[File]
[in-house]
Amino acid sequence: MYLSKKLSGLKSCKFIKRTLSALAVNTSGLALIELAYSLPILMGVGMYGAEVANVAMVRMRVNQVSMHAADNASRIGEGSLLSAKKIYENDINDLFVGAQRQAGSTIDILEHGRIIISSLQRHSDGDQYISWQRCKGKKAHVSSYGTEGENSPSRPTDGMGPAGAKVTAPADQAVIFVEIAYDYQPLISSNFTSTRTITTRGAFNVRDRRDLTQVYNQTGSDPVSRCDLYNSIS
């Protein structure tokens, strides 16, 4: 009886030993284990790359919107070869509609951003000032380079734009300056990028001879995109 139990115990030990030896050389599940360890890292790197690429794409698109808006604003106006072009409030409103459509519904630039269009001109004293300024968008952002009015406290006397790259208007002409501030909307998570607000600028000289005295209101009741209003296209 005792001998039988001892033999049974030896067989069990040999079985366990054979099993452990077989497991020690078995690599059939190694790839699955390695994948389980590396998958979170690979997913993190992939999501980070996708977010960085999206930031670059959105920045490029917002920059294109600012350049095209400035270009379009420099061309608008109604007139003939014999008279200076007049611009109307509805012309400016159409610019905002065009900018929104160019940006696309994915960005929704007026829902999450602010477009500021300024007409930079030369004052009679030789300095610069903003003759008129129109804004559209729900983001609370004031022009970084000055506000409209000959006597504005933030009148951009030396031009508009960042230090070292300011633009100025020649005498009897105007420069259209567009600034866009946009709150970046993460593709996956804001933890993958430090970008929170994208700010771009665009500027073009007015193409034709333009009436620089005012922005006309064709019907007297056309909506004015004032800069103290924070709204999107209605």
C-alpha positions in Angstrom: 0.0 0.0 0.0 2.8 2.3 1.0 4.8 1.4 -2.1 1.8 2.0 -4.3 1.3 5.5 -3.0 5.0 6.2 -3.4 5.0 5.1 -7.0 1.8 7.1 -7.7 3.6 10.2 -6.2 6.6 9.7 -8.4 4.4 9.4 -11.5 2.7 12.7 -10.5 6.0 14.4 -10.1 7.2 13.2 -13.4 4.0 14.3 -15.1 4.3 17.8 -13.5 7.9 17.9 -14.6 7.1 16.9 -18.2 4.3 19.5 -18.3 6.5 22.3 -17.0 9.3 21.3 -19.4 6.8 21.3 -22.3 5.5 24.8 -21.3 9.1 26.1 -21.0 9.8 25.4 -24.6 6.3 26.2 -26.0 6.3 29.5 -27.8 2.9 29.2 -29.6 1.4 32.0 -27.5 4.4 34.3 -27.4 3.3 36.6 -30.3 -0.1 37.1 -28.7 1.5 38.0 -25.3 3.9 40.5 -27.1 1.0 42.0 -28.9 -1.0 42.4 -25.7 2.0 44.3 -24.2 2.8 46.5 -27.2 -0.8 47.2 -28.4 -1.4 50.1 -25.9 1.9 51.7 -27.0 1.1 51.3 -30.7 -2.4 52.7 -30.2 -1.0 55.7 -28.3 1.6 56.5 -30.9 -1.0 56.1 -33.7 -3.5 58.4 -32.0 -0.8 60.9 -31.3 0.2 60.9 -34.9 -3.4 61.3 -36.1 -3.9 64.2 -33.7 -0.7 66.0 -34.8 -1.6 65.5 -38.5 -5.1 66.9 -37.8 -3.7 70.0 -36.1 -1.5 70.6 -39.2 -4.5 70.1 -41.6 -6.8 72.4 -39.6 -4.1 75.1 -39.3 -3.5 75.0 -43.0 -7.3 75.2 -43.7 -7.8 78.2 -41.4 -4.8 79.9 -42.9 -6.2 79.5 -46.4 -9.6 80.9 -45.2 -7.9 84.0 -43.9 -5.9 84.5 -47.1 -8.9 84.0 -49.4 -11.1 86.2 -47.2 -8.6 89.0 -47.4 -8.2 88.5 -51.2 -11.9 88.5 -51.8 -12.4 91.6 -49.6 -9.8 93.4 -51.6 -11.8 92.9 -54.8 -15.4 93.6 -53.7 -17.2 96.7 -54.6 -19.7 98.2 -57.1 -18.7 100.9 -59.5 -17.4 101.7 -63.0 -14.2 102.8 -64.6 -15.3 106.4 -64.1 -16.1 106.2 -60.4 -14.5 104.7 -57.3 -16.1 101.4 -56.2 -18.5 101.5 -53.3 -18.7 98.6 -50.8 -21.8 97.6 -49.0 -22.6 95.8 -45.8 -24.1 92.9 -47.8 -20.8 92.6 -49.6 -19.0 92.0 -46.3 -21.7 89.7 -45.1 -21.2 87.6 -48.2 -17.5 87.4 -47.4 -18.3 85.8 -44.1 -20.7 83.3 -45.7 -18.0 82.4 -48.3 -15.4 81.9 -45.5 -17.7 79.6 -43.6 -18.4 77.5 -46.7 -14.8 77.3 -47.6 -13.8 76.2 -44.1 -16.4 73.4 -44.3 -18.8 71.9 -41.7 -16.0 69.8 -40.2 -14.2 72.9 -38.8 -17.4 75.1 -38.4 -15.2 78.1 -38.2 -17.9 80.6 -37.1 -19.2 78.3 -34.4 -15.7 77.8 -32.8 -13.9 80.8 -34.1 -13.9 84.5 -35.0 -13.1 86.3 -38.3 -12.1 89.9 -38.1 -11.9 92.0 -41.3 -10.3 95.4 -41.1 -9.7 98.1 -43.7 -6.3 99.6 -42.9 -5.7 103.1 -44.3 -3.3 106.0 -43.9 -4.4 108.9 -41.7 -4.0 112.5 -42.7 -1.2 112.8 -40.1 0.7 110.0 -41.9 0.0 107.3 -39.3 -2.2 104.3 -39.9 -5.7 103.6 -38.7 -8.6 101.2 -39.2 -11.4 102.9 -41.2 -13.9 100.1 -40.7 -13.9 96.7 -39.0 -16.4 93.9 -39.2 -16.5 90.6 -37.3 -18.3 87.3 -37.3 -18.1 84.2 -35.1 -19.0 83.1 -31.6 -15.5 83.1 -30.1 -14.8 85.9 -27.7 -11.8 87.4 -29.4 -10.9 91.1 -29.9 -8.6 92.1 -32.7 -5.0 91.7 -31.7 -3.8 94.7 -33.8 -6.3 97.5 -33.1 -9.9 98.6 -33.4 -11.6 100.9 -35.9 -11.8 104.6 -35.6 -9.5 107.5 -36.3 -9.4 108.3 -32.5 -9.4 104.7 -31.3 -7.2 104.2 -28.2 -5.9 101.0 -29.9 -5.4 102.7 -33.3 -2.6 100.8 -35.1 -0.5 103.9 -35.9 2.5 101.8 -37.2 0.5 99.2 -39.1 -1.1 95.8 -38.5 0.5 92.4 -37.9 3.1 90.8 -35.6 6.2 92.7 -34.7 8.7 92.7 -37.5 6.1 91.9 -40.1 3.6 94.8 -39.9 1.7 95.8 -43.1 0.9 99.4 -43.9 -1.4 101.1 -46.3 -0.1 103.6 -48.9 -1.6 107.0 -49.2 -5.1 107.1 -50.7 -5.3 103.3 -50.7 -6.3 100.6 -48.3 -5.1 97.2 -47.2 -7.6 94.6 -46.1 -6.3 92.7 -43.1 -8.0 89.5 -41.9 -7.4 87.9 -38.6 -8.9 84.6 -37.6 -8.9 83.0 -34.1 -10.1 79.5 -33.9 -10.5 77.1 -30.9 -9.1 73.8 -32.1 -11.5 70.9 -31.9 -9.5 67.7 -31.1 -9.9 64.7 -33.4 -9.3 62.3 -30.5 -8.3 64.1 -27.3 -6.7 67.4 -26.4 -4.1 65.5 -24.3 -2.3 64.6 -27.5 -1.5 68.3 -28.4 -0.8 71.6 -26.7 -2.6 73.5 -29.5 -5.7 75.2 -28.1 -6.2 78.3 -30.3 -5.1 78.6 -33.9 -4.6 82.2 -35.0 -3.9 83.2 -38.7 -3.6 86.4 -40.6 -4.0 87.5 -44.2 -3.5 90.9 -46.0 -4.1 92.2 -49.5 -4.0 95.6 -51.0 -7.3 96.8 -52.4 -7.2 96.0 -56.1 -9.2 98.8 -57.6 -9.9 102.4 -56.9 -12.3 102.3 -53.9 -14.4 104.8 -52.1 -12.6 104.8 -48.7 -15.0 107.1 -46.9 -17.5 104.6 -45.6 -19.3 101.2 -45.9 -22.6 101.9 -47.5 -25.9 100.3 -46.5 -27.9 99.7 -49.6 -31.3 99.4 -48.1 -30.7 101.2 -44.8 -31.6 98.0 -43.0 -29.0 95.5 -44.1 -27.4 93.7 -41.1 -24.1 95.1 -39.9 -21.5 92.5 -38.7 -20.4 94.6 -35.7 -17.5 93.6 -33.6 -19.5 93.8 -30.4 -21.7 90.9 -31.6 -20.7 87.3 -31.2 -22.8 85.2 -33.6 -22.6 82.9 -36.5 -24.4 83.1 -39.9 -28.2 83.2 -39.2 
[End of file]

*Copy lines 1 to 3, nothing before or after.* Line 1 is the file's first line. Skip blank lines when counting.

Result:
[in-house]
Amino acid sequence: MYLSKKLSGLKSCKFIKRTLSALAVNTSGLALIELAYSLPILMGVGMYGAEVANVAMVRMRVNQVSMHAADNASRIGEGSLLSAKKIYENDINDLFVGAQRQAGSTIDILEHGRIIISSLQRHSDGDQYISWQRCKGKKAHVSSYGTEGENSPSRPTDGMGPAGAKVTAPADQAVIFVEIAYDYQPLISSNFTSTRTITTRGAFNVRDRRDLTQVYNQTGSDPVSRCDLYNSIS
């Protein structure tokens, strides 16, 4: 009886030993284990790359919107070869509609951003000032380079734009300056990028001879995109 139990115990030990030896050389599940360890890292790197690429794409698109808006604003106006072009409030409103459509519904630039269009001109004293300024968008952002009015406290006397790259208007002409501030909307998570607000600028000289005295209101009741209003296209 005792001998039988001892033999049974030896067989069990040999079985366990054979099993452990077989497991020690078995690599059939190694790839699955390695994948389980590396998958979170690979997913993190992939999501980070996708977010960085999206930031670059959105920045490029917002920059294109600012350049095209400035270009379009420099061309608008109604007139003939014999008279200076007049611009109307509805012309400016159409610019905002065009900018929104160019940006696309994915960005929704007026829902999450602010477009500021300024007409930079030369004052009679030789300095610069903003003759008129129109804004559209729900983001609370004031022009970084000055506000409209000959006597504005933030009148951009030396031009508009960042230090070292300011633009100025020649005498009897105007420069259209567009600034866009946009709150970046993460593709996956804001933890993958430090970008929170994208700010771009665009500027073009007015193409034709333009009436620089005012922005006309064709019907007297056309909506004015004032800069103290924070709204999107209605």